In summary, his argument is that, because Robert Manne couldn’t name ten people out of the 100,000 in the Stolen Generations, the Stolen Generations must be a myth. And because of that myth, Aboriginal people don’t trust the government to take their children away, even when it’s obviously the right thing to do.
Great argument, except that the Stolen Generations are real. Many, many children were really, in actual life, taken from their families for no reason apart from a smug, racist belief that it would be better to raise them in White culture.
It got my blood boiling. I wrote a Letter To The Editor:
I was stunned to read Andrew Bolt deny the tragedy of the Stolen Generations. If Aboriginal communities have lost respect for their government, it is because of actual mistreatment suffered by older relatives and friends, not because a bunch of latte-sipping, academic, city dwellers told them a reconstructed history.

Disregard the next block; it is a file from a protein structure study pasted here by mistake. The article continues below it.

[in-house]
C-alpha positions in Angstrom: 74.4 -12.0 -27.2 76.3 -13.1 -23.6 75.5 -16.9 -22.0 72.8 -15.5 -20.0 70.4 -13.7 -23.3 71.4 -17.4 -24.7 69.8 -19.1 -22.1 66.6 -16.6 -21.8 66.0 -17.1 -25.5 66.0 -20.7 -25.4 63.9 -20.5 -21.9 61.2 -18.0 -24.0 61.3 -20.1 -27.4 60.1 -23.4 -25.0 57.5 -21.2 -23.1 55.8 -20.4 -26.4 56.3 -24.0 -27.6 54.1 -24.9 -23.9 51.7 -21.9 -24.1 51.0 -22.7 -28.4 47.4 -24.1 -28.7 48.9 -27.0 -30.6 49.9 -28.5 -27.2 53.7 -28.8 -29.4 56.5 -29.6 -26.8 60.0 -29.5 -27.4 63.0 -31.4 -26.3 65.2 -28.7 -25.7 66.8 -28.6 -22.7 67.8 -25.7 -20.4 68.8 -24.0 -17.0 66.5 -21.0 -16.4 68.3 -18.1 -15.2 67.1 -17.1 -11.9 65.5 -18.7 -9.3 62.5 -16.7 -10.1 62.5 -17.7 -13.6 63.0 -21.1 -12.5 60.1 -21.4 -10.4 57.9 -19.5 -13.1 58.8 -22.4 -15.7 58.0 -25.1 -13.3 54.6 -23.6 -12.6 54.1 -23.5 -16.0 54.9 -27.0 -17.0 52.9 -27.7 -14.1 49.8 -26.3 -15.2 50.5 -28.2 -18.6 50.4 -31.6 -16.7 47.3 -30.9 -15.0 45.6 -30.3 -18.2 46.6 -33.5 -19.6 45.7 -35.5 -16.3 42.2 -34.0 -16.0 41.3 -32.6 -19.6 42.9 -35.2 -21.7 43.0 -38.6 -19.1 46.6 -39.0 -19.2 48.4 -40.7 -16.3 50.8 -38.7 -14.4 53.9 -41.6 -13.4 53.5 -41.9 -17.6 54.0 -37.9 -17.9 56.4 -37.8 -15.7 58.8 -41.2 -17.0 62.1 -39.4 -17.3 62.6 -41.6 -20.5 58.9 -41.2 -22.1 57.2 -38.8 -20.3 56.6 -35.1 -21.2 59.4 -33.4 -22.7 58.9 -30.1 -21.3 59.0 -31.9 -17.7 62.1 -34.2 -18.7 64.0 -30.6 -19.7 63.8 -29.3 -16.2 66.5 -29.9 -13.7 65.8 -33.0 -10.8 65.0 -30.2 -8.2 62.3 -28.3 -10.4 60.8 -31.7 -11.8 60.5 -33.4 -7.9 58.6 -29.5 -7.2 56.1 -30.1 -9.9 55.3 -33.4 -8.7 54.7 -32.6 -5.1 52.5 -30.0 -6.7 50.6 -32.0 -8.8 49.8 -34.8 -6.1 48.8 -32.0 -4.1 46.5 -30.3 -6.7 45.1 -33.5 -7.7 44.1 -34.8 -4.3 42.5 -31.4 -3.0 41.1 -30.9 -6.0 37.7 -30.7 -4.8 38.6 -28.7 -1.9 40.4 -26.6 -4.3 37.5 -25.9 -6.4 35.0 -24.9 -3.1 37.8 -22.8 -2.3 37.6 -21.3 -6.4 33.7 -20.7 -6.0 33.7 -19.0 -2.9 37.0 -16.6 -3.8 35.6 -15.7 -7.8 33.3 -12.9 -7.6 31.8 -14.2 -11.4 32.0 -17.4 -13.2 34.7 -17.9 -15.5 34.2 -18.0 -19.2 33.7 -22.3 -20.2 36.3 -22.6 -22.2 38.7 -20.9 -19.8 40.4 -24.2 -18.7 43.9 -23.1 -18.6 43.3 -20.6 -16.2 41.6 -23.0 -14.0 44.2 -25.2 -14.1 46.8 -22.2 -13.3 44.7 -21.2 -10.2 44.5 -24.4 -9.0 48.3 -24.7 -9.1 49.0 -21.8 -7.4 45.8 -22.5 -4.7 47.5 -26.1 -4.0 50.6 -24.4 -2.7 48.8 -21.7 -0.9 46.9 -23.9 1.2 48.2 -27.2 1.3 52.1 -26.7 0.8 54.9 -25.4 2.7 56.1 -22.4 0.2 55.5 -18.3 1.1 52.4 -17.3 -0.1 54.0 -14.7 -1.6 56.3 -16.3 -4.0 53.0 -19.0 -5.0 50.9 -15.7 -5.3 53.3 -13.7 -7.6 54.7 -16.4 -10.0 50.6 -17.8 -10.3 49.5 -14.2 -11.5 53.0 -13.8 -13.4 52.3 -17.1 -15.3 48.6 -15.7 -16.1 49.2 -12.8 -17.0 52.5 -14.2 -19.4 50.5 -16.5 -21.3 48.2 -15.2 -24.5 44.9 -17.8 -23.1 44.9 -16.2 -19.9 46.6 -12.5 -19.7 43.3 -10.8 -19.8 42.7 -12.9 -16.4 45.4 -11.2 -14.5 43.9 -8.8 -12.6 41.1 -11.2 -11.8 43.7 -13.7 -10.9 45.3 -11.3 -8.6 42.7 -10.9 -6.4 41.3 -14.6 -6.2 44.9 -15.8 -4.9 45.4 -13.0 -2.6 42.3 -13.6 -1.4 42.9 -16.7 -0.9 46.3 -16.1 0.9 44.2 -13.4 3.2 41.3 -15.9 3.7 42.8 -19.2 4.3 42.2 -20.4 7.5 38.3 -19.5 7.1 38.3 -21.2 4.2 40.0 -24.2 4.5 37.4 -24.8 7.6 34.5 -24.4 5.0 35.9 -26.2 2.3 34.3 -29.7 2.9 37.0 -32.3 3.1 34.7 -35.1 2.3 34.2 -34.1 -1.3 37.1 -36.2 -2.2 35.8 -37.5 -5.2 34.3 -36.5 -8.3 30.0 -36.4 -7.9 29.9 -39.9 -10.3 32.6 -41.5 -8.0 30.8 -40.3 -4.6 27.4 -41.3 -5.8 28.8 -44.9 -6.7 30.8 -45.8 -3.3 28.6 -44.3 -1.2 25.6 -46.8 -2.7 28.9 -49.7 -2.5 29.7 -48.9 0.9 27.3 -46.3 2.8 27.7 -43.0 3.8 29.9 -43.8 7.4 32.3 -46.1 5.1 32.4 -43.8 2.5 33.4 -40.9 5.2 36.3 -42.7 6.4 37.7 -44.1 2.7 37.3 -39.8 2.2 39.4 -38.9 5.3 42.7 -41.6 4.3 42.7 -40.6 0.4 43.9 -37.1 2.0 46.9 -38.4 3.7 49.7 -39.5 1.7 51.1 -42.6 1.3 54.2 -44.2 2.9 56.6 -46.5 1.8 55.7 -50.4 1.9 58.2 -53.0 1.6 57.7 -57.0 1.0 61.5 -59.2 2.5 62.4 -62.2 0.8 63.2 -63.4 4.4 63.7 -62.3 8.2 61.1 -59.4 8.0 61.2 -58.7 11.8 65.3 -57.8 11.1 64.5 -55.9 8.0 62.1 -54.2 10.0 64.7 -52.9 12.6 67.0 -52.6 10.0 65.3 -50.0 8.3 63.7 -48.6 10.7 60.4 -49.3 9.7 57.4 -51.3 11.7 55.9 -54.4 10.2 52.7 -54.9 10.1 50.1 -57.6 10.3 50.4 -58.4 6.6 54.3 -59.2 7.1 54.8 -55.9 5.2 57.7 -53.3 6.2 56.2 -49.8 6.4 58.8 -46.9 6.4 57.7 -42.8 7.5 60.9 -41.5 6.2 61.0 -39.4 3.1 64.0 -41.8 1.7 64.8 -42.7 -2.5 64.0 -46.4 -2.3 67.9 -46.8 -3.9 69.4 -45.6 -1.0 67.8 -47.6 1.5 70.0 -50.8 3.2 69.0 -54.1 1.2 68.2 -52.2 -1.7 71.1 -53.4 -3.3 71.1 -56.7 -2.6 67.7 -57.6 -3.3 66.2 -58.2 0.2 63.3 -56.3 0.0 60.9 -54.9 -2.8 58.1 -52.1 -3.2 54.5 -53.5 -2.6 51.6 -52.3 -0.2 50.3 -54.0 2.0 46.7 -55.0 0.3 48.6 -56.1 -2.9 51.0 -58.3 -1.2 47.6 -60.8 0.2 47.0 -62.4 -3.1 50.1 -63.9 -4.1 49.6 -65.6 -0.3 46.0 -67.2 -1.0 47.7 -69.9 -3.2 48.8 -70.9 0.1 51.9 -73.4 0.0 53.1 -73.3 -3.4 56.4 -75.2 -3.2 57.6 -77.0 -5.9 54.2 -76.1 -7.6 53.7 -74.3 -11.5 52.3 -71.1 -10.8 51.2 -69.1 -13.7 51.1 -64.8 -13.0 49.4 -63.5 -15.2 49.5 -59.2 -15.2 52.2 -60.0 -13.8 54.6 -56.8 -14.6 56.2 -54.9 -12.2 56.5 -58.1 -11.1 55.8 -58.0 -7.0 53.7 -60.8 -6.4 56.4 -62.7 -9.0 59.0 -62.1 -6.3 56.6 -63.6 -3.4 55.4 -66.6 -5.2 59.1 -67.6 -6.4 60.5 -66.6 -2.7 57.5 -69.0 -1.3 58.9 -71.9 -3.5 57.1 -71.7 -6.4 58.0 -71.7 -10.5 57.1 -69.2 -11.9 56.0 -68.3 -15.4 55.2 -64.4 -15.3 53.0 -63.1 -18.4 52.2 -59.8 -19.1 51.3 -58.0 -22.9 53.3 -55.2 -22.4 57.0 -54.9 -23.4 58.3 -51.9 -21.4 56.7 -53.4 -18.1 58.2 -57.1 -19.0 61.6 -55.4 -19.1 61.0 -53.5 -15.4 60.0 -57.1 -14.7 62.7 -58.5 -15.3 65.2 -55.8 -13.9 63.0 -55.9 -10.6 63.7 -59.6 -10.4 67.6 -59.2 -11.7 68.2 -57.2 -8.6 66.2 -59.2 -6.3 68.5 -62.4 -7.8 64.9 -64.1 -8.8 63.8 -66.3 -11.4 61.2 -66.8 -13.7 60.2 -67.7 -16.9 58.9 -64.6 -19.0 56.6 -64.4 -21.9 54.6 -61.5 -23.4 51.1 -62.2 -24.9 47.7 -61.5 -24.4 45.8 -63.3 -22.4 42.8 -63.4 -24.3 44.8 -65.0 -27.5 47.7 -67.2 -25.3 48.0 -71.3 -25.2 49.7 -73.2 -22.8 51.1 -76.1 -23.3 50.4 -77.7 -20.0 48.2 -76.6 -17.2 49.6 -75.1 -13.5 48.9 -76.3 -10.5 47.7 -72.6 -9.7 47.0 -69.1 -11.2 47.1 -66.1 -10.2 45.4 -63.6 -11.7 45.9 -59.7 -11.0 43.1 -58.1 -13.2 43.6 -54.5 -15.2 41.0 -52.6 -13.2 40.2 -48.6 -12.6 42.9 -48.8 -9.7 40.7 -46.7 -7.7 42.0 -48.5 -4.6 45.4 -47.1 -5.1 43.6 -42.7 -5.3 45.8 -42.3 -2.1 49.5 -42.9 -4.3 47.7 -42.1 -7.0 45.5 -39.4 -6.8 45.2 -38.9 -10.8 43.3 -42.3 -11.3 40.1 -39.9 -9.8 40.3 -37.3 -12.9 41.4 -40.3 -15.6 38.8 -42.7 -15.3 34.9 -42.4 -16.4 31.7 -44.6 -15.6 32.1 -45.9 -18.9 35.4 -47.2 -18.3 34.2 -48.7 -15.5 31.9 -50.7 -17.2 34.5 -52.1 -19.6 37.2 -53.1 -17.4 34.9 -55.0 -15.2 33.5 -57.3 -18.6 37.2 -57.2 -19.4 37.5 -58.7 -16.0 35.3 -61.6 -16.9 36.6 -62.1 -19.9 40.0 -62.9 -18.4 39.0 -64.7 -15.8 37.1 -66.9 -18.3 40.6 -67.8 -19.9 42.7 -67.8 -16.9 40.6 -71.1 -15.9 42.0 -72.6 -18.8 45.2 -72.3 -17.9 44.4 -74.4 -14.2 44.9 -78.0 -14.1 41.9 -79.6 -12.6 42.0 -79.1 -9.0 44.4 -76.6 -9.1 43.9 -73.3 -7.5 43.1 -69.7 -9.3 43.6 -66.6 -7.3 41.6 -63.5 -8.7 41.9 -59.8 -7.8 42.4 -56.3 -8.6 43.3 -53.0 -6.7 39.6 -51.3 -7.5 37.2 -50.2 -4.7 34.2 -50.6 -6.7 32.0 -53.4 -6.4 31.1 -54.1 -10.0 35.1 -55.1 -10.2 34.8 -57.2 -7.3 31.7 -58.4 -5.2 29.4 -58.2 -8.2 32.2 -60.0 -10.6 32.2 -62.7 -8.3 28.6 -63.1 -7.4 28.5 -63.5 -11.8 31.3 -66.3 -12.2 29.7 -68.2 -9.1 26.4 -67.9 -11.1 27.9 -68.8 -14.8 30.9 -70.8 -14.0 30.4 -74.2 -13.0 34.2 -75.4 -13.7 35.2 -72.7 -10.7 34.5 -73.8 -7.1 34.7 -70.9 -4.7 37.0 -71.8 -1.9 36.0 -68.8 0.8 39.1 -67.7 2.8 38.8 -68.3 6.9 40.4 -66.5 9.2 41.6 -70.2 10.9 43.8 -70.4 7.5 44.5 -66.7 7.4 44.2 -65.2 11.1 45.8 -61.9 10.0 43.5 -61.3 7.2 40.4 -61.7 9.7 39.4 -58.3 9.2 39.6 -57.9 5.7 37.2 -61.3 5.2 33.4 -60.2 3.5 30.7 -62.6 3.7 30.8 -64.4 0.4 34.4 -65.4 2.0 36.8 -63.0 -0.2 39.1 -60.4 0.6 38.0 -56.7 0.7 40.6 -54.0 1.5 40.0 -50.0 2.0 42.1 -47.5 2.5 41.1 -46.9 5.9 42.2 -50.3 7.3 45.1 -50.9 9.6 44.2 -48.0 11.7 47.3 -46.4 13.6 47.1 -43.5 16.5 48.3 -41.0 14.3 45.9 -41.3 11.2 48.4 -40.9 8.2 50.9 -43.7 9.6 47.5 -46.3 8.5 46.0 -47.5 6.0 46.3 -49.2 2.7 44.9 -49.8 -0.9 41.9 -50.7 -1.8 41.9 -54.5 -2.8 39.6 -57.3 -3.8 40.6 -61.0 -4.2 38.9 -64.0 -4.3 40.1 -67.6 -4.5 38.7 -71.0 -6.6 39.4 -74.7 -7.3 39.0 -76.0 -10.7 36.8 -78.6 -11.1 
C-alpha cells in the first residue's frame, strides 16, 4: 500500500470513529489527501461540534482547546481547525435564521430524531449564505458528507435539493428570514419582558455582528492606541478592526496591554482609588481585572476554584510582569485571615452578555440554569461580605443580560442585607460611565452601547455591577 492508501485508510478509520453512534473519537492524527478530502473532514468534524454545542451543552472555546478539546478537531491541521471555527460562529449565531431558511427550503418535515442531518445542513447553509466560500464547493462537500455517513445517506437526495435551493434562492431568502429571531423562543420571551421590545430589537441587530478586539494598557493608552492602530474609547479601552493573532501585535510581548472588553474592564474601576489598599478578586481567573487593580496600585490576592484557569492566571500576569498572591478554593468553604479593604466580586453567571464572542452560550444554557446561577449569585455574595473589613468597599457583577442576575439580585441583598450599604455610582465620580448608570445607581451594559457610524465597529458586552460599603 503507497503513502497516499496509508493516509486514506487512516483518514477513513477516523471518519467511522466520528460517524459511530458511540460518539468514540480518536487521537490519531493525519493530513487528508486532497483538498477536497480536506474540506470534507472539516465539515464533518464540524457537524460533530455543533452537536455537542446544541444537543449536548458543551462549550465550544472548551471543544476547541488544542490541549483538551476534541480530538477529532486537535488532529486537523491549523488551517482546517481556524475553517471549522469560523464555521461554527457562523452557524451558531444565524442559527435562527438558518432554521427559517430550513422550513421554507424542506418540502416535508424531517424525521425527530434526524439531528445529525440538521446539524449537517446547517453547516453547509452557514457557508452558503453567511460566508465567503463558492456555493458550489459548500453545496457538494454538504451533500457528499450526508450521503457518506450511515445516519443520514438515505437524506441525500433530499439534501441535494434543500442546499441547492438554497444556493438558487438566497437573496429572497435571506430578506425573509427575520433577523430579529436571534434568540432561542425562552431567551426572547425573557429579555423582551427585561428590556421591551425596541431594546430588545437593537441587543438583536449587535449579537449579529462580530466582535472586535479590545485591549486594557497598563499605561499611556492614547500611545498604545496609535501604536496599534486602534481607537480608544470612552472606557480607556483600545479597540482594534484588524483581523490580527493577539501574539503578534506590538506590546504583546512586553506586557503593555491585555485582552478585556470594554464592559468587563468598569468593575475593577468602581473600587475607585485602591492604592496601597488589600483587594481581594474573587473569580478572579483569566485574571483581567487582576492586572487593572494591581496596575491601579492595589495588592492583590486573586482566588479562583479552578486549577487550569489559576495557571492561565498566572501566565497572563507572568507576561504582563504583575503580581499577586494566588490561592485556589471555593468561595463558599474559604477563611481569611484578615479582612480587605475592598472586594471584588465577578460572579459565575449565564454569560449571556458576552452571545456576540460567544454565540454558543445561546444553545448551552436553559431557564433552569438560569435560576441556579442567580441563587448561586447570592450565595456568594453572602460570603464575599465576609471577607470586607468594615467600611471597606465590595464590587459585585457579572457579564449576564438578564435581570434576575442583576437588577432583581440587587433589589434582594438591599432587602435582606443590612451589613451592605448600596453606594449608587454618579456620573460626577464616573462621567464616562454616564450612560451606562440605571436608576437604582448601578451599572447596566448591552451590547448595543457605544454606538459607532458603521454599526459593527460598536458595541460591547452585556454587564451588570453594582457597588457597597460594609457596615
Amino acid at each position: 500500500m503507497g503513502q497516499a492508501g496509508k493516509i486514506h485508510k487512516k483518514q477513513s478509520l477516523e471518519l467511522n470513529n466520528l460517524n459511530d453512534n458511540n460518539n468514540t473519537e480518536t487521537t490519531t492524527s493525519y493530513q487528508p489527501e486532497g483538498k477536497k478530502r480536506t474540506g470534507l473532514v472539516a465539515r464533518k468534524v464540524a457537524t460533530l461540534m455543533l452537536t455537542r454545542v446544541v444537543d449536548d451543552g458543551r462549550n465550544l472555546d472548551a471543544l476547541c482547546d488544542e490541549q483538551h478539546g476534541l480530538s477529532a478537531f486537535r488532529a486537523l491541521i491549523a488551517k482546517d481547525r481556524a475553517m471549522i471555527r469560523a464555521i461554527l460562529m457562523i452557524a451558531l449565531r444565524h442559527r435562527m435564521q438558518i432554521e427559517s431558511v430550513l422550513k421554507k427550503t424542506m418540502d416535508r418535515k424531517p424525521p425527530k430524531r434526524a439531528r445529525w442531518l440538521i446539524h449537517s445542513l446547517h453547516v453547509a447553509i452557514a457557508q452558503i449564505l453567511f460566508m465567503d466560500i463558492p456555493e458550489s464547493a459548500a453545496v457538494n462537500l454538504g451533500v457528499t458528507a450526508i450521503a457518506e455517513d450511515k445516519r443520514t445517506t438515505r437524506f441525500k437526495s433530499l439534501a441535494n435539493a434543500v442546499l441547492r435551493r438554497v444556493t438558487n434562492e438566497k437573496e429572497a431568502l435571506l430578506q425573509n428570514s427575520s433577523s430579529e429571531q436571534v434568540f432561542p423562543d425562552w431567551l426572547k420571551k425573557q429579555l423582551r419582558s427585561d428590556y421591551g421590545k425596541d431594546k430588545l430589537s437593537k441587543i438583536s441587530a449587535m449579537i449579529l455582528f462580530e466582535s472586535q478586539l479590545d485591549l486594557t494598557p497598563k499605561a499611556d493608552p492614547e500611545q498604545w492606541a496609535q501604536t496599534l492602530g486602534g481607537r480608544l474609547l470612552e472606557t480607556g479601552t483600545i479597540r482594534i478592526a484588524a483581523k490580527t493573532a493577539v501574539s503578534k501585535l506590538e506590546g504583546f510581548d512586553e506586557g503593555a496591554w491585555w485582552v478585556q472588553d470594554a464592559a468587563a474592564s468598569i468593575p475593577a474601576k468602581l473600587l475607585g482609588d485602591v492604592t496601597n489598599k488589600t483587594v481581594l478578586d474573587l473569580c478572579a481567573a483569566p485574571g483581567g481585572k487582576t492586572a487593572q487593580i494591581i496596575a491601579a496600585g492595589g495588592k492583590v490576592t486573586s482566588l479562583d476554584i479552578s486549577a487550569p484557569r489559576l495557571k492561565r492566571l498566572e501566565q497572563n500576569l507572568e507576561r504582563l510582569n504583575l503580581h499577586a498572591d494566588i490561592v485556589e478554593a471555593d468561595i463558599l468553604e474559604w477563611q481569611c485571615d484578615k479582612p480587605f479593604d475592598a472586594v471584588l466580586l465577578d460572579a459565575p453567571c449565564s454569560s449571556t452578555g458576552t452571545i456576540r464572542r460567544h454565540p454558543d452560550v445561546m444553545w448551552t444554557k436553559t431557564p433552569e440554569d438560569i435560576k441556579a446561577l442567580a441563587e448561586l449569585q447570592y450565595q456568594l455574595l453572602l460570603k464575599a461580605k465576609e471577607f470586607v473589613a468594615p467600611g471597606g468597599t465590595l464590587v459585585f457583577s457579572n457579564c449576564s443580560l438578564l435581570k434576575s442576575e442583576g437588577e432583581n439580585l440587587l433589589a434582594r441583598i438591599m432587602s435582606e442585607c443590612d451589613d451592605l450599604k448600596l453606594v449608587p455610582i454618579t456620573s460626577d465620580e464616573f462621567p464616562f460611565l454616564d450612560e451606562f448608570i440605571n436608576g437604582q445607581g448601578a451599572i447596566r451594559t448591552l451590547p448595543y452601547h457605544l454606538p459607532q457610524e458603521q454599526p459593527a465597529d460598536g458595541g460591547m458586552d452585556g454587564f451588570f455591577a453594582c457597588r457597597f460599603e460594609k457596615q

As Andrew Bolt points out, lack of respect for the government is hindering the intervention. Regaining that respect will be a long process, but it must start with acknowledging past wrongs and apologising for them. Saying “sorry” is the first step toward helping these little children.
The sooner people like Andrew Bolt start to ground their rants in reality, the better off we’ll all be.
And while I’m at it, I’d just like to point to an interview with Alexander Downer in which he describes the Northern Territory intervention in terms that the uncharitable might take to mean that it was just grubby vote-grabbing.